Cocooned in elegance: Sea trialling the Pershing 9X
by Kate Lardy
“She’s a beast,” says the captain with a smile, as the Pershing 9X leans into a 360 at close to 40 knots. If by beast he means a force that can reckon with the open ocean at ridiculous speeds, I would have to agree. However, the interior, where we are being cocooned in enviable elegance, is anything but beast-like.
The second model in Pershing’s new X series, the 28.1 metre 9X premiered at the Cannes Yachting Show in September 2017, but only made her first public appearance in the US 14 months later at the Fort Lauderdale International Boat Show. I was invited on board this American debut (hull No. 6, built on spec) on an unusually chilly day in Palm Beach with temperatures an un-Florida-like 15˚C and an even brisker north breeze threatening our enjoyment. Yet despite the wide open aft doors, the saloon was supremely comfortable; the silky soft carpet cradled my bare feet and yes, my hosts confirm, the heat was on – a first for me in South Florida.
“This is a re-invented 92,” says Randy Coleman, vice president of sales for Ferretti Group America, listing the new generation’s plus points: more spacious cockpit, improved foredeck seating, a new style of hull windows and the latest technology. It’s also built with a lot more carbon fibre. The benefits of the strong, lightweight material are well known; what’s less known is the trade-off – carbon fibre transmits sound. Yet the 9X is “super engineered”, you could say, for a quiet ride.
Helping the silence is the choice of power plants, a pair of almost-inaudible MTU 16V 2000 M96Ls. “A lot of the time, the captain will be pulling away from the dock with these motors in different models, and I’m saying, ‘are you going to start the engines or are we going to drift out of here?’” Coleman says. He’s absolutely right. As we make our way up the Intracoastal Waterway all I can hear is the gentle splash of our wake.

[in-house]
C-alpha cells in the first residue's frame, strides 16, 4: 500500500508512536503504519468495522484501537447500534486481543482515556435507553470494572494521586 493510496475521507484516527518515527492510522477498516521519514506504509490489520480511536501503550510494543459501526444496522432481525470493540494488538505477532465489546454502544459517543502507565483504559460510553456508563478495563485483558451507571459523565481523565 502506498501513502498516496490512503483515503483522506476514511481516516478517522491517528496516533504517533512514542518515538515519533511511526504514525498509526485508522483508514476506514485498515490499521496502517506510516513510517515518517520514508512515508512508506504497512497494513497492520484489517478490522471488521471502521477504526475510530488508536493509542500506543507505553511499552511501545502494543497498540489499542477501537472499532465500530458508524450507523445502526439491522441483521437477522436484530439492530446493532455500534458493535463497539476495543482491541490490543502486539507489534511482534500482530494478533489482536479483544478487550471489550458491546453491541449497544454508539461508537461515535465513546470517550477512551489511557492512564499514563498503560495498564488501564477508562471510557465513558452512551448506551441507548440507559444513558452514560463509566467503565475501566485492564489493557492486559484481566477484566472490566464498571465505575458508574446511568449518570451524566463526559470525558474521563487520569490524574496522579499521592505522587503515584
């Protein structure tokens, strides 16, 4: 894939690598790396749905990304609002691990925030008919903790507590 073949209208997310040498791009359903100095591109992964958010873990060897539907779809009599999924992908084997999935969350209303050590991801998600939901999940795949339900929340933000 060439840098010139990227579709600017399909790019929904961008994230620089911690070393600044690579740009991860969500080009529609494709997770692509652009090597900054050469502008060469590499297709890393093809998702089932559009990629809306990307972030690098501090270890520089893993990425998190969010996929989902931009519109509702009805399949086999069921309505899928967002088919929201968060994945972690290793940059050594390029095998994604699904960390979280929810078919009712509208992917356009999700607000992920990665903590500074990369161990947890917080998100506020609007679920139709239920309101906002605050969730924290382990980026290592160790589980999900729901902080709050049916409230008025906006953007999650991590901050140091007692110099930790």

Leaving the shelter of the Palm Beach Inlet, Captain Damon Lish opens her up and we seem to skim over the seas, throwing a rooster tail as high as the top deck, courtesy of the Top System surface drives. It is mesmerizing to watch from the comfort of the cockpit, which is indeed spacious, as Coleman claimed. To create more room here, the flybridge is supported by “wings” over the side decks instead of structure aft that would infringe on the space. The seating here and elsewhere outside feels and looks like a sumptuous leather, but it’s actually an award-winning, vinyl by Spradling called Hitch.
Pershing is not one to exaggerate its swiftness; there’s no need. The 9X’s official max is 42 knots, and we reach that speed over ground with little effort, while the boat speed monitor reads 46 knots. As Lish makes circles in the open Atlantic, I watch him continually flick the trim controls. “She’s amazingly responsive for 92 feet, and around 180,000 pounds,” he says. “She’s just fun to drive, which is unusual when you get to this size.”
He’s driving the hard way though; press the “Easy Set” button and the auto-trim system does the work for you. Making it even easier is the new Xenta joystick. “This is one of the few surface drive boats that we can run with a joystick,” Coleman says. “From a manoeuvring standpoint, it’s like driving a conventional shaft driven boat around the dock.” The captain appreciates the new feature that lets him run the boat up to cruise speed with the joystick controlling both throttles and steering. “It’s very easy to pick it up and use,” Lish says.
Like all Pershings of late, Poltrona Frau designed the bridge to look as good as the yacht performs. Within the helm’s supple leather are three 24-inch Naviop touchscreens; two more 17-inch screens are up top. Each one has its own processor, allowing the user to customize each and offering plenty of redundancy. I wait until we’re back on the Intracoastal at a more sedate speed before venturing up to the flybridge. The helm overlooks an impressive foredeck lounge, one of the big changes in the model. In addition to dining/cocktail areas, both the top deck and foredeck have massive reclining sunpads that can be covered by canopies.
Whether you take advantage of the sunpads or take the wheel, the 9X is pure respite. Pershing calls the series Generation X. It’s an apt name, as that’s who the boat will likely appeal to – forty to early fifty-something-year-olds who need a breather from their hectic lives. Board the yacht at noon at Chelsea Piers and you can be having a drink in Sag Harbor at 3pm. Miami to Nassau? A quick four hours. That’s the beauty of a Pershing, and for busy owners, what better gift is there than time?